Prolegomenon to a Phenomenology
A couple of weeks ago I finally sent off the manuscript of my book Fenomenologia del cinepanettone to the publisher Rubbettino. Riccardo Antonangeli and Luca Peretti had worked hard and had worked fast on the translation, and we went over and revised it carefully despite the pressure of time. It was hard to press ‘send’ because of the controversial nature of the cinepanettoni themselves (I keep thinking - have I done enough to explain them?), because of the inevitable feeling I had left so much out, and also because I suspect the book will be misunderstood. My anxiety means that I want in this blog post to discuss and defend the structure and content of the book and try to get my retaliation in first. A defence of a book that hasn’t yet been published is absurd of course: the study, when it comes out, has to stand on its own—and anyway, all books are misunderstood. Embarrassed at this need to mansplain, I’ve given this post a pompous title in the hope of discouraging blog visitors from clicking on it. Please, please—read no further!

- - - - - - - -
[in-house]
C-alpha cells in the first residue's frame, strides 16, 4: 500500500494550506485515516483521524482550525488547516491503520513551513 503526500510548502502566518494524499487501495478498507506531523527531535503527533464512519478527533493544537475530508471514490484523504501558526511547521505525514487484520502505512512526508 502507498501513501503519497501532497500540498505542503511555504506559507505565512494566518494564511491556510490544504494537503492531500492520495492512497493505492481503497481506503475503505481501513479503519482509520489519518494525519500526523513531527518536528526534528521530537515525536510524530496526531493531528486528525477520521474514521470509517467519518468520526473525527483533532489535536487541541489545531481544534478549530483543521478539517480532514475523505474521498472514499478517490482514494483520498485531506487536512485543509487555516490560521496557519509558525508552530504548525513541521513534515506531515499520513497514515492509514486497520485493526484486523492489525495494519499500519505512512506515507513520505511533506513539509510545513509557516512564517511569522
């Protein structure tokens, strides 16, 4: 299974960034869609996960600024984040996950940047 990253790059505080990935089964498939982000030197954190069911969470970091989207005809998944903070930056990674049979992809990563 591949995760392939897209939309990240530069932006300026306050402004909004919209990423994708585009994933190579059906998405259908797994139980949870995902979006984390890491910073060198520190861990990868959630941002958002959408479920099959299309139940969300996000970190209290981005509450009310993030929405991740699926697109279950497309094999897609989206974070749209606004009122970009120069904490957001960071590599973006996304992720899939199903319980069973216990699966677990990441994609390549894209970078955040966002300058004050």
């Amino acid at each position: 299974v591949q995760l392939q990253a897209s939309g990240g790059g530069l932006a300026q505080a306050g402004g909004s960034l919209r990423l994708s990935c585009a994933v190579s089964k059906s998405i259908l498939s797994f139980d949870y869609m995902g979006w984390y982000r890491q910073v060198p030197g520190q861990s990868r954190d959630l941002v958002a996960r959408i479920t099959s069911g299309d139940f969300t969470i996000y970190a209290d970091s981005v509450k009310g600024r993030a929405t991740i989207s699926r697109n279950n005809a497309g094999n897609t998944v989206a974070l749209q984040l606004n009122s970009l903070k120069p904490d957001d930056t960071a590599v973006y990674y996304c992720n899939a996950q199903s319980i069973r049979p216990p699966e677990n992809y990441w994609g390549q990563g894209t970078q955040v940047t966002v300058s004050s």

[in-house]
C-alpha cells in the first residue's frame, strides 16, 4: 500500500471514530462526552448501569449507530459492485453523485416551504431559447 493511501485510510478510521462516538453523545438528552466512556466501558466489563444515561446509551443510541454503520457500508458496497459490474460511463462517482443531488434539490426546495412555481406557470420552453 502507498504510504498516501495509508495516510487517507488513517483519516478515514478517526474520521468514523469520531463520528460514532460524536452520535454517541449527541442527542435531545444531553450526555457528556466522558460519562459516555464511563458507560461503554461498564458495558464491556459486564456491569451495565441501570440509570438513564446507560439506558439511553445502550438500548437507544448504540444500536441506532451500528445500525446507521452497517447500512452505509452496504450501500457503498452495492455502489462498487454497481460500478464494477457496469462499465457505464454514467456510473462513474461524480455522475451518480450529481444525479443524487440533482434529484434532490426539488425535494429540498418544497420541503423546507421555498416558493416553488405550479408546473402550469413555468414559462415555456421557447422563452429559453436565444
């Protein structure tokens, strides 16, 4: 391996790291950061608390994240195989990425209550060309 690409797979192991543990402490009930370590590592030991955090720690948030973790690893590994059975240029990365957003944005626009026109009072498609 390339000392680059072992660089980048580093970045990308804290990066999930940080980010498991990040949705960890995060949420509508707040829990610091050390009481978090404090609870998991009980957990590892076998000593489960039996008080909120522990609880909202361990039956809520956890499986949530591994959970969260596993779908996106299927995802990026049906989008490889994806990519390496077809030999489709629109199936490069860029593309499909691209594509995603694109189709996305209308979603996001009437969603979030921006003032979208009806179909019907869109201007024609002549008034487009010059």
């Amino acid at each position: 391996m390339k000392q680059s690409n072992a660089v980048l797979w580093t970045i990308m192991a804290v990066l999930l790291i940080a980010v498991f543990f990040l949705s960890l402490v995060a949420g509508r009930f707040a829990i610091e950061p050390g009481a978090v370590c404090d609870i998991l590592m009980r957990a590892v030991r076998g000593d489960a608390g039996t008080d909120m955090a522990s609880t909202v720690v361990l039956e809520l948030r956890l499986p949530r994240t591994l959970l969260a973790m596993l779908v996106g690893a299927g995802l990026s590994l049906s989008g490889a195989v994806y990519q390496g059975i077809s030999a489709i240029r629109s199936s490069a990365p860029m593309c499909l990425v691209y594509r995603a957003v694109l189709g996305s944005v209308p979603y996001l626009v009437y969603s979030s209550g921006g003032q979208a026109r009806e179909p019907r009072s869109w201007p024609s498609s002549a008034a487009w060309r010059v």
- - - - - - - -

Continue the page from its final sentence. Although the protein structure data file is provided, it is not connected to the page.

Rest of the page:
Uomini uomini uomini
In a previous post I argued for the liberatory thrust in ‘Cacao meravigliao’, a carnivalesque episode of Anni 90, and by extension in the cinepanettone as a whole. My argument was constructed on the analysis of the performance of unruliness in female drag by white male Italian actors, and so begs the question: on behalf of whom is the transgression performed, and what are the costs of the transgression for other groups and identities? In the case of ‘Cacao meravigliao’, the cost seems to involve a stereotypical representation of the Other, the Brazilian ‘shemales’ whose abject, ‘composite’ bodies guarantee by contrast the unitary sex of the male protagonists. The cost for females is that they are effectively marginalized, confined to the roles of prostitute or wife, by the impersonation of unruly womanhood by men.
Trigamist Fabio Trivellone with his black family in Merry Christmas
As I wrote in a previous post, I spent most of June in Italy, taking the cinepanettone on a visit home. In this post I’ll talk about CineRoma, the three-week Notre Dame University seminar at the Villa Mirafiori, La Sapienza, 11-28 June, co-organized by Zyg Baranski (ND), Robert Gordon (Cambridge) and myself. I discuss here the seminar as a whole and the session I gave on popular cinema. In the next post I’ll discuss my keynote paper at the conference ‘Echi Oltremare. The Other Inside and Out: Italy and the Mediterranean’ (Rome, 14-16 June).
Interview transcripts (6): parlano gli scettici (Antonangeli, Garofalo, Missaglia, Schirò, Uva)